“I was swinging the stick side to side and walking when I saw any policemen. I could not risk being stopped and questioned when I was so close,” he said.
The Delhi Police had stopped metro services on several routes on that day of protests. The baggage scanner inside the metro station, Sahu feared, could have detected the vinyl sheet and the Indian flag in his backpack. He decided to take the bus.
“I thought if there is any trouble with the police, people will be there to help. I thought someone might even take a video that not just my friends but other people would end up seeing and calling for my release,” he said.
What his friends would think about him leaving to join the protests in Delhi was the question that Sahu pondered the longest over. He does not support the BJP, they do. He does not believe the negative reports that sections of the media file about the students in Delhi, especially Jawaharlal Nehru University, they do.
“Few are anti-Muslim. Most of them just like Modi,” he said, speaking of his friends. “They are not communal but I think they support Hindutva more.”
It was getting harder to talk politics with friends who did not share his beliefs, Sahu said. They consciously avoided topics that might cause flared tempers and emotions. That is why did not tell anyone about his plan to protest in Delhi.
“Not everyone talks to everyone about everything these days,” he said. “There are some things that you have to do on your own. I had to do this on my own.”
“There are some things that you have to do on your own.”
Jantar Mantar — Awkward?
Sahu says he has political ambitions. He meets with members of political parties like the Congress Party, the Samajwadi Party, the Bahujan Samaj Party and the Aam Aadmi Party when he is in Jabalpur. “I have figured real power is in politics. The way to change things is through politics. I want to use that power for good,” he said.
But on 19 December, when he went into the public convenience next to Jantar Mantar to change into the vinyl sheet, Sahu felt strangely powerless.
“Tears came into my eyes as I was removing my clothes and changing into the sheet. I felt unsure of what I was doing. Was I crazy to go and stand without my clothes in the street? Was it going to make any difference,” he said.
“Tears came into my eyes as I was changing into the sheet.”
The first few minutes after he found a spot at Jantar Mantar were nerve-wracking. He was terrified the women protestors might object to his bare back and legs. He was nervous about the police having the same problem. But as time passed, he relaxed.
“The whole situation felt very awkward in the beginning. There were so many women around. I was really afraid someone would say something. I was afraid the police would say you cannot stand here in this state,” he said. “But then things changed. People came to talk to me, to give food, to give a hug, and to just say thank you.”
“People came to talk to me, to give food, to give a hug, and to just say thank you.”
Ravish Kumar, the famous NDTV India journalist, interviewed him at the scene of the protest — which was good. But saying the same thing over and over into a host of cameras and camera phones got tiring after a while, Sahu recalled.
“I don’t think I enjoyed it a lot,” he said. “Everyone asked the same questions. I wanted to say so many things but all they ended up asking was my name and where I’m from and then a line or two about why I am here.”
His parents, who were not aware of his plan, saw him in video clip of Ravish Kumar’s news show which his mother’s friend sent them on WhatsApp.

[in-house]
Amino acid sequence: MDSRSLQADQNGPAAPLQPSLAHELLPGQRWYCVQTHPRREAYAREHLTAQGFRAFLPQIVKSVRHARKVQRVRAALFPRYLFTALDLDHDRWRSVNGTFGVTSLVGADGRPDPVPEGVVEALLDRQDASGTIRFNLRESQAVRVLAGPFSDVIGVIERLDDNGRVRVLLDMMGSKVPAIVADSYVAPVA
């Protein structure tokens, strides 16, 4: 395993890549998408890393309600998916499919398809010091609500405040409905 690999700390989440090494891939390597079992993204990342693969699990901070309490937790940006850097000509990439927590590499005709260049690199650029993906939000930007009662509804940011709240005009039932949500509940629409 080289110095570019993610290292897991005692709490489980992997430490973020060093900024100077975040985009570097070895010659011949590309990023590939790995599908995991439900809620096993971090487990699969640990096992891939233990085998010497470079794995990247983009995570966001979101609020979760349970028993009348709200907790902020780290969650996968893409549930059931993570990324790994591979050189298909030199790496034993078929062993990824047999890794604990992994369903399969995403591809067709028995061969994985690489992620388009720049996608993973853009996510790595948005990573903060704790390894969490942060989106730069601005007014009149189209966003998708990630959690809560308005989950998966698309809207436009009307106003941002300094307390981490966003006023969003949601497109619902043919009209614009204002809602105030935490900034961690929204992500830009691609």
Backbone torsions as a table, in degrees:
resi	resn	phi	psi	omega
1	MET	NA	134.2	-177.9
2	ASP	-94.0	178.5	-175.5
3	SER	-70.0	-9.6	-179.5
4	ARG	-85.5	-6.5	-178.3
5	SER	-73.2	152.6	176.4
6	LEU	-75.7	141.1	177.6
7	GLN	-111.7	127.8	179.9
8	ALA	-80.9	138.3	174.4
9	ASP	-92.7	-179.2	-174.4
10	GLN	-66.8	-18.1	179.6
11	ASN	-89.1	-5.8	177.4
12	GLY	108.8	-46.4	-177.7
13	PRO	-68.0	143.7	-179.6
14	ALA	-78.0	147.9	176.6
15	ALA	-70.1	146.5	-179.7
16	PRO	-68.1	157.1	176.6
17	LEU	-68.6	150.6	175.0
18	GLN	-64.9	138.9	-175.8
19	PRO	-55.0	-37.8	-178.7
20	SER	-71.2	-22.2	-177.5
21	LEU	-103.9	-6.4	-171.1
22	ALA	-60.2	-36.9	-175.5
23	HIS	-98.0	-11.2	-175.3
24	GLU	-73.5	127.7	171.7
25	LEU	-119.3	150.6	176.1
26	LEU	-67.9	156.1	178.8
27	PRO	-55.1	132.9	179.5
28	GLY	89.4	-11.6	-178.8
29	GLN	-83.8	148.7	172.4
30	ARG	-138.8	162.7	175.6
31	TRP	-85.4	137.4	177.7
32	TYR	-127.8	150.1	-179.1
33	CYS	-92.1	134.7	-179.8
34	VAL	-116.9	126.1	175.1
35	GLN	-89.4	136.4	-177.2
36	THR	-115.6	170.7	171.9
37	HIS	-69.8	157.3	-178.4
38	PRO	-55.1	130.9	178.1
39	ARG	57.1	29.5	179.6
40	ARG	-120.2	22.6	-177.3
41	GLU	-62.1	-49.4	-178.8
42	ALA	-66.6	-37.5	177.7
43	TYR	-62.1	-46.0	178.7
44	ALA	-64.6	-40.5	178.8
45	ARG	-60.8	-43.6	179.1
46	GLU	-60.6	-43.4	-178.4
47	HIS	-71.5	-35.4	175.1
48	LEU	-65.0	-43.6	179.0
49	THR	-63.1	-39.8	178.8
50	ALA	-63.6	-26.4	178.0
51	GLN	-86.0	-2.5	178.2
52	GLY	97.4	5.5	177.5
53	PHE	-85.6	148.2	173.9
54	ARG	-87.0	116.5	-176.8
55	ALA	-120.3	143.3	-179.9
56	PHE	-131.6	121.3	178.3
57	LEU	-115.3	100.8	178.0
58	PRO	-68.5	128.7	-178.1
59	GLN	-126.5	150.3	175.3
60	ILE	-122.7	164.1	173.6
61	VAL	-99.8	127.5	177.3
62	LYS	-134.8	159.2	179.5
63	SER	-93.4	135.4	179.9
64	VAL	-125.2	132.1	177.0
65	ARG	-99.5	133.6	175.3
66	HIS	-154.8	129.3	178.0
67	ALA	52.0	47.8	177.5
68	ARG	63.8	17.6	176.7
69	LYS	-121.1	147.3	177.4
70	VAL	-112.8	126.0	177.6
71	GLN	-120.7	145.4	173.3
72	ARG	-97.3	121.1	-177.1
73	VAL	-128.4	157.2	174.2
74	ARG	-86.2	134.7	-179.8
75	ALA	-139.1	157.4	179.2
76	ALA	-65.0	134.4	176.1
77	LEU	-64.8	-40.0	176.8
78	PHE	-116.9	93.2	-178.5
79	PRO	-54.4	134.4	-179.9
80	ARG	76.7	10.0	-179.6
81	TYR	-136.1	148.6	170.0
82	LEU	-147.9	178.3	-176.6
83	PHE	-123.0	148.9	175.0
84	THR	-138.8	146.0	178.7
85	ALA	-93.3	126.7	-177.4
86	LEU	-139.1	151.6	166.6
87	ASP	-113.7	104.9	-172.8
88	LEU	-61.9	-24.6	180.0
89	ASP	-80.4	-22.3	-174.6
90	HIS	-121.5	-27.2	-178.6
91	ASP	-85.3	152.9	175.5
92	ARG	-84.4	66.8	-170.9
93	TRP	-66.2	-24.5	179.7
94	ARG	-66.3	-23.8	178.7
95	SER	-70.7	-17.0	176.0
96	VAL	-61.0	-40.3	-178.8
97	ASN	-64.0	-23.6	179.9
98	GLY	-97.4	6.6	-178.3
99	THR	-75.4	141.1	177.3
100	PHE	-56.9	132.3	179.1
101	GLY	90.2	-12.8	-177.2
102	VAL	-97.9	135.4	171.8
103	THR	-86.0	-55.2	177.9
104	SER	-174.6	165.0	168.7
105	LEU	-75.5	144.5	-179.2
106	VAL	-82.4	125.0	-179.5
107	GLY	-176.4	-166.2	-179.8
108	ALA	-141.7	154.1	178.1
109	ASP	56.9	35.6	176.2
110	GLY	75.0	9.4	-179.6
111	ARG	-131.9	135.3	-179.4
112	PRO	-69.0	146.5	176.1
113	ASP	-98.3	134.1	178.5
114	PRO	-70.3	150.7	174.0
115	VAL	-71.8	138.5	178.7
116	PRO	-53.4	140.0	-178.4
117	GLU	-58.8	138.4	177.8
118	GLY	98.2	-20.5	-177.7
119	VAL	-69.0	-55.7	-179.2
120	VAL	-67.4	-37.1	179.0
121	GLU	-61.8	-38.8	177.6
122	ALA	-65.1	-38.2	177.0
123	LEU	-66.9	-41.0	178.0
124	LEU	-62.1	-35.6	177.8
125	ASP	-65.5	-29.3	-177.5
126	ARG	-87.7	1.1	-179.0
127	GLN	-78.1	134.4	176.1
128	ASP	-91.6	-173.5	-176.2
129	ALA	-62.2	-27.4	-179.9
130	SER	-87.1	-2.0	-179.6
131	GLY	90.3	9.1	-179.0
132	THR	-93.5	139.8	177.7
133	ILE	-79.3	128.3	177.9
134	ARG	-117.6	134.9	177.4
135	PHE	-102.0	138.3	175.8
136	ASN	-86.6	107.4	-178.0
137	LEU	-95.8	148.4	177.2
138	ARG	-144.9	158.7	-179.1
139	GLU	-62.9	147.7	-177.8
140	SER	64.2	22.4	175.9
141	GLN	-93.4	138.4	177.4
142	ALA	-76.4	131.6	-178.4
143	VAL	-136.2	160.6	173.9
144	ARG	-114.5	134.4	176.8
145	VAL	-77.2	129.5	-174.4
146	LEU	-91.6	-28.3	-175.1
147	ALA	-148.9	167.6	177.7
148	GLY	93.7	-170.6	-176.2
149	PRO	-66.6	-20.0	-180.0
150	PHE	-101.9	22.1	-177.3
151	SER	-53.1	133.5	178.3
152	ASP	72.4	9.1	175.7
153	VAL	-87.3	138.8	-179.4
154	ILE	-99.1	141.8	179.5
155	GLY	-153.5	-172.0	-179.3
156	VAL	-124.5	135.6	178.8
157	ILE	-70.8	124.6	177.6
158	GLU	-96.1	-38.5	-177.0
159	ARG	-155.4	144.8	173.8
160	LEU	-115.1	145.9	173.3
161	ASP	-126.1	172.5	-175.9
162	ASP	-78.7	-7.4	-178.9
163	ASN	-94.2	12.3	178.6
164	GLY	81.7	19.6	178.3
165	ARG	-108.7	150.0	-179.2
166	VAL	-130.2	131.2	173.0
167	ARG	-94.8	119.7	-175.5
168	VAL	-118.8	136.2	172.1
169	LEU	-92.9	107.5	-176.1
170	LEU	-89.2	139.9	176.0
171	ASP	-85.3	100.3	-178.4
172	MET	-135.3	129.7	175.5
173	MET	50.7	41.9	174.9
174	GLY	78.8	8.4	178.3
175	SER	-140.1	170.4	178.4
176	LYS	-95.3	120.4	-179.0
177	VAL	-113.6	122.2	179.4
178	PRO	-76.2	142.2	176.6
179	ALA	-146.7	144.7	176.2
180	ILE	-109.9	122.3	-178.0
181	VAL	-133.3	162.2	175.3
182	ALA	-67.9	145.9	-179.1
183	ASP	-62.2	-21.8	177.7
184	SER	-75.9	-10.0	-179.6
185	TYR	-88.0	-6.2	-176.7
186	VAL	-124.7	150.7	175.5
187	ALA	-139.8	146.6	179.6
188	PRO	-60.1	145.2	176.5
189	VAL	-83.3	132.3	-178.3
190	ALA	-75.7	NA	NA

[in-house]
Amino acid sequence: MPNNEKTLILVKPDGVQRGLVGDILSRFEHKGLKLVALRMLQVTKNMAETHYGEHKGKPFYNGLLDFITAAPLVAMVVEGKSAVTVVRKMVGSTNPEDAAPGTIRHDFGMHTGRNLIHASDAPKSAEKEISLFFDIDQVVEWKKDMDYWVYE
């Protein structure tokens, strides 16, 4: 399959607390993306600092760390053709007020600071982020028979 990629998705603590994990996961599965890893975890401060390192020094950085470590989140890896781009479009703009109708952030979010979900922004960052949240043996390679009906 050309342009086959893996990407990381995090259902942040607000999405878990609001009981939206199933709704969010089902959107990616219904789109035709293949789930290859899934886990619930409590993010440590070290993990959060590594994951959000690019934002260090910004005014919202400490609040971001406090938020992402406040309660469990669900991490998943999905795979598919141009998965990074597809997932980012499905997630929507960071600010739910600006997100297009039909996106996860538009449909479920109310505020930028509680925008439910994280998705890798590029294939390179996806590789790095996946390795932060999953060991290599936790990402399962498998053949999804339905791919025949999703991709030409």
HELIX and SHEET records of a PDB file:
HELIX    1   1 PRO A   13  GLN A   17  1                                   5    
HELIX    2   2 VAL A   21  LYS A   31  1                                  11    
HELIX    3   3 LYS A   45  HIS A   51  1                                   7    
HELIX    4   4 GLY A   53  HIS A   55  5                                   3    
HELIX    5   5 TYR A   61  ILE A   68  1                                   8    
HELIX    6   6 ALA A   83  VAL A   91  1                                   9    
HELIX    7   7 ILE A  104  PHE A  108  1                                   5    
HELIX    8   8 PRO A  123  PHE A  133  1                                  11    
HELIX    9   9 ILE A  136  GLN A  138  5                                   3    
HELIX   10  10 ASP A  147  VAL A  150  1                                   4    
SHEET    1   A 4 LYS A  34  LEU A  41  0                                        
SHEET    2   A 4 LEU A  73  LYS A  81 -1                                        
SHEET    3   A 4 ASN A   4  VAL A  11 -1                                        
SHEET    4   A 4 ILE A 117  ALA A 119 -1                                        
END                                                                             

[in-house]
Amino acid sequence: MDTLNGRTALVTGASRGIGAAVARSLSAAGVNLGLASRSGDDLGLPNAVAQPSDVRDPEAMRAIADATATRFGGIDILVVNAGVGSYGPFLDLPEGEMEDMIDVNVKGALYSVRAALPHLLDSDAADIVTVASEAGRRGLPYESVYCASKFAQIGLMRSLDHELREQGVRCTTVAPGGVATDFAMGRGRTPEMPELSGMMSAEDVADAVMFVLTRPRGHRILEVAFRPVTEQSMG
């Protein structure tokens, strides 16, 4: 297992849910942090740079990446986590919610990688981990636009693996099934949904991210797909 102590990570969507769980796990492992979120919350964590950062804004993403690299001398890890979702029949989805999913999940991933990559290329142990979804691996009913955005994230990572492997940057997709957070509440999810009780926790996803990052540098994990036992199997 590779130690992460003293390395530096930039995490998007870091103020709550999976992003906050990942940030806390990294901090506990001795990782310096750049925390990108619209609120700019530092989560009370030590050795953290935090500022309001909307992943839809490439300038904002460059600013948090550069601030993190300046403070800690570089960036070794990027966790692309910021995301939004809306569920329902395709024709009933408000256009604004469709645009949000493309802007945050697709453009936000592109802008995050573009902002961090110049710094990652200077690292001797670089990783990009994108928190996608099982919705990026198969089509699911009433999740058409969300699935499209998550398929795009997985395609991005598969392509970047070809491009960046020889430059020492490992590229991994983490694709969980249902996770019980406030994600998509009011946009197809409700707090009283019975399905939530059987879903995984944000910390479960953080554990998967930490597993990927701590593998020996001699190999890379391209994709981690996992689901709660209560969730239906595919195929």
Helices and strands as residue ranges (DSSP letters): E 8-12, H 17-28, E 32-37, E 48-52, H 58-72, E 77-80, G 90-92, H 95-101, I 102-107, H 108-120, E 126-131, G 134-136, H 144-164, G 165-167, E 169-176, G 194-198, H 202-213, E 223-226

Sahu’s father is a farmer who lives with his mother, a social worker, in another district in MP called Narsinghpur. He grew up in Narsinghpur before leaving to study law at Sagar University.
Sahu had expected his parents to be overcome by worry and then get angry.
“But they seemed more surprised than angry. My mother said, “Why did you not tell us,’” he said.
Sahu left Jantar Mantar at around ten at night on 19 December. Buoyed by how the day had panned out, he wore his vinyl sheet in the auto rickshaw ride to his hotel near the railway station. “Even the cold wind felt good that night,” he said.
“Even the cold wind felt good that night.”
Sahu went for the large demonstration at Jama Masjid the next day, and to the protests at Jamia Millia Islamia and Shaheen Bagh in the days that followed. He had planned to file a petition in the Supreme Court before leaving Delhi, but dropped the idea after calculating the legal fees.
The Supreme Court has not stayed the CAA, but has asked the Modi government to respond to the several petitions that have already been filed against it. The next hearing is on 22 January.
“Justice will come slowly but it will come, I’m sure,” said Sahu.
“Justice will come slowly but it will come, I’m sure.”
Sahu felt the momentum around the protests ebbing in West Bengal when he reached Kolkata on Christmas Day.
The protest that Sahu attended on Friday had a couple of hundred people, but he enjoyed not having having to worry about getting detained in the state run by Chief Minister Mamata Banerjee and the Trinamool Congress.
“It felt very different from Delhi where I felt anxious all the time. There was no fear of getting arrested or detained in Kolkata and that felt good,” he said.
“There was no fear of getting arrested or detained in Kolkata and that felt good.”
As he headed home to Jabalpur, where the Congress government has imposed Section 144 in state, Sahu wondered how long the movement against the CAA and NRC would endure. He was also preoccupied with Modi’s recent claim of there being no detention centres in India.
Assam, the only state to have carried out the NRC, has six detention centres, constructed when the Congress government was in power in the state and at the Centre. The BJP government is building more in Assam and in other states.
Sahu wants to visit a detention centre to see what it feels and looks like. He believes every Indian citizen should.
If he ever makes it to Assam, Sahu imagines taking photos of a detention centre and sending them to the PM with a message — “PM Modi, you are the biggest beneficiary of India’s democracy. Please be secular.”